A healthy part of HopgoodGanim's Tax and Revenue Law
practice involves advising clients and their advisors in relation
to the GST free going concern provisions.
In this Alert, Special Counsel Justin Byrne discusses the common
issues that arise in relation to the GST free going concern
The going concern exemption is attractive in that it provides a
cash flow advantage to the purchaser in not having to finance a GST
component of the purchase price, as well as there being a stamp
The following are some of the more common issues that arise from
time to time in relation to the GST free going concern
GST registration of both the vendor and the purchaser
Both parties need to be registered or required to be registered
in order for the going concern exemption to apply. From the
purchaser's perspective, it is important to have the vendor
warrant that they will still be registered for GST as at the date
of completion (which is when the supply is made for GST purposes),
otherwise the GST-free going concern exemption will not apply.
From the vendor's perspective, the requirement is that the
purchaser must be registered or required to be registered for GST
purposes as at the date of completion. Although the best position
is for the purchaser to be registered as at the date of contract,
it is not necessarily problematic if this is not the case provided
that there is evidence to show that either the purchaser has made
application to the ATO to become registered for GST (on a voluntary
basis or otherwise) or there is sufficient evidence to show that
the projected turnover of the purchaser would be such that it would
be required to be registered for GST in any event.
In terms of the drafting of the GST provisions in the contract,
where the going concern exemption is to be relied upon, there
should also be an additional GST clause allowing the recovery of
GST in instances where, for whatever reason, the GST free going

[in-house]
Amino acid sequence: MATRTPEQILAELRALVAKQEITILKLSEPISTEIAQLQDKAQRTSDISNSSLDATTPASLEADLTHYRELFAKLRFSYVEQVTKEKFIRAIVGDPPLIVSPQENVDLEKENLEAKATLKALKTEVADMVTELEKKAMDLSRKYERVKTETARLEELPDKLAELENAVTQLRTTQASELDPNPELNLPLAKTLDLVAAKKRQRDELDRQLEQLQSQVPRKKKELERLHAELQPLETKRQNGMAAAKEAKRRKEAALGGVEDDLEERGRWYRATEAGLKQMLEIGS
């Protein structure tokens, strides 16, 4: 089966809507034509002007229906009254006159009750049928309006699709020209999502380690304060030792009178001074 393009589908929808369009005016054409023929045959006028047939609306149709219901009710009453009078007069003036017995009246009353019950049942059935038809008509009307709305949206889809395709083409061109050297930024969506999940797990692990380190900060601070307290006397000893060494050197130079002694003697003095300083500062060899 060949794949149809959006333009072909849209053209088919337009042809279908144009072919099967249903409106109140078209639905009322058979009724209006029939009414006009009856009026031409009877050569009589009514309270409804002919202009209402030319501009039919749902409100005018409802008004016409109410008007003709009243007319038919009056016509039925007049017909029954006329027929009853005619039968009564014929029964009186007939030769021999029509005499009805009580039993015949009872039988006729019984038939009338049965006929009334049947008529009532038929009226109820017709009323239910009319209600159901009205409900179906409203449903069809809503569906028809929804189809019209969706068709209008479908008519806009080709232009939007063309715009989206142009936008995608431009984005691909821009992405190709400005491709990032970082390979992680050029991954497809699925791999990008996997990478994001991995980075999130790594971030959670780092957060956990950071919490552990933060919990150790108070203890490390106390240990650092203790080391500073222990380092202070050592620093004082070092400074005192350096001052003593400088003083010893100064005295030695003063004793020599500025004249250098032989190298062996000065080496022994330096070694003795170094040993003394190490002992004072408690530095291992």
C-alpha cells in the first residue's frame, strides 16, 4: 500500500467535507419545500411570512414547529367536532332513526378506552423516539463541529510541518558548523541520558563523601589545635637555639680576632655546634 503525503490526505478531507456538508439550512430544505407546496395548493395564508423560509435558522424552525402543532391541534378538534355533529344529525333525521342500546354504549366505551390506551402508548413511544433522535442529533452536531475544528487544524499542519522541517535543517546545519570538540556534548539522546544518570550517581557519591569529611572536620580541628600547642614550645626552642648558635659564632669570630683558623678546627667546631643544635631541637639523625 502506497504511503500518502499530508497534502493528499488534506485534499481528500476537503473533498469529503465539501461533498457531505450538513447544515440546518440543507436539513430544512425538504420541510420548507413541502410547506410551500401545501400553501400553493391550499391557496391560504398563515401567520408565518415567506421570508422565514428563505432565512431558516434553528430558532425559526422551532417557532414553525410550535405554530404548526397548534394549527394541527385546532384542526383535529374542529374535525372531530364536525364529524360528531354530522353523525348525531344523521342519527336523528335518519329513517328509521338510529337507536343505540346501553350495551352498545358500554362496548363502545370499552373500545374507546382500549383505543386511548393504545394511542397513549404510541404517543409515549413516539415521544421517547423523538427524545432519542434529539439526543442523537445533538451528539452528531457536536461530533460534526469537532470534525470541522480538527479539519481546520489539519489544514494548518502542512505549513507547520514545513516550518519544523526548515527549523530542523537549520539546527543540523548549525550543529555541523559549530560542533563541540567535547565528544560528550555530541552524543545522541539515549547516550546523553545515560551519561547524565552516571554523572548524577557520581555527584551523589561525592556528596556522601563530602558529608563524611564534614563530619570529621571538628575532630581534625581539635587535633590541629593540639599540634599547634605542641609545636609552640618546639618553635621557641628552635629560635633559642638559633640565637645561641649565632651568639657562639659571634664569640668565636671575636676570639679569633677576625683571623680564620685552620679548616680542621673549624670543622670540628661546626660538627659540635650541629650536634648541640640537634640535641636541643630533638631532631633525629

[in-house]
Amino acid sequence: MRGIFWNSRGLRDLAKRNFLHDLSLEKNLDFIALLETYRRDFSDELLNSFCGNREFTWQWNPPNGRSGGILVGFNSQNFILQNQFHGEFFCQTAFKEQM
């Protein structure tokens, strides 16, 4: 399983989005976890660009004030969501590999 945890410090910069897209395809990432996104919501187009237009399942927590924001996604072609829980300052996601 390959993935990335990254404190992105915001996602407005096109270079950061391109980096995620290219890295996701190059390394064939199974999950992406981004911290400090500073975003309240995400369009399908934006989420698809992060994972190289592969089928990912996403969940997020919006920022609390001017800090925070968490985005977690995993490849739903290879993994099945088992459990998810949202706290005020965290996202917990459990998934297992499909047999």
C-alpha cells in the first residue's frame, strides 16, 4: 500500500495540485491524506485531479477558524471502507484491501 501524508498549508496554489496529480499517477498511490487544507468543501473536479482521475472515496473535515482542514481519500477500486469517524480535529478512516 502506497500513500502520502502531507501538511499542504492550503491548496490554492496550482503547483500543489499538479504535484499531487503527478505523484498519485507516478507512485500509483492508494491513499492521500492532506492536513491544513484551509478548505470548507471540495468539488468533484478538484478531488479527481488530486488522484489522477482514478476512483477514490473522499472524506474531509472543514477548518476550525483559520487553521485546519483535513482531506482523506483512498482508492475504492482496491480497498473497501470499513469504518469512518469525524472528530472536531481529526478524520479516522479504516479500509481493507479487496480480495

concern exemption does not apply.
The question often arises as to which employees, if any, are
being "transferred" as part of the sale. According to the
Commissioner's ruling (GSTR 2002/5), only "key"
employees are required to be transferred. Broadly, the Commissioner
considers that a key employee is, broadly, one without whom the
business could not function. For example, the one and only person
who is able to fully comprehend the IT system (integral to the
operation of the business) and to make adjustments to it, being the
person who created it, would be such an employee. That person would
need to be transferred to the purchaser under the sale.
Therefore, generally, a vendor should still be able to satisfy
the going concern exemption where relatively few employees are in
fact to be transferred to the purchaser (provided that those
employees transferred include all the "key"
Partly tenanted buildings
Unfortunately there is no clear indication as to what percentage
of a building needs to be tenanted if only one tenant occupies the
building. For example if two thirds of a commercial warehouse is
leased by one tenant, is that enough to satisfy the going concern
exemption? What if it was only one third of the building that was
being occupied? In multi-tenanted buildings, the Commissioner's
approach is that the going concern exemption will be available if
the owner of the building is at the time of sale actively seeking
tenants for those areas of the building not currently
Where premises are vacant immediately prior to, or even after
the contract has been signed, it is still possible for a tenant to
be put into the premises in order to satisfy the going concern
exemption. This tenant may also be a related party of the
It should be noted that stamp duty in the relevant State or
Territory is payable on the GST inclusive purchase price.
Therefore, if the GST going concern exemption is to apply, this
results in a lower GST inclusive purchase price and therefore a
lower duty amount. However, if the parties treat the supply as the
sale of a going concern and the ATO later contends otherwise, there
will be an increase in the duty liability. The GST clause in the
agreement should allow for this possibility by stating, for
example, that in such circumstances the purchaser will be liable
for the increase in duty.
Exemptions or concessions on stamp duty could apply when contemplating the purchase or transfer of NSW real estate.
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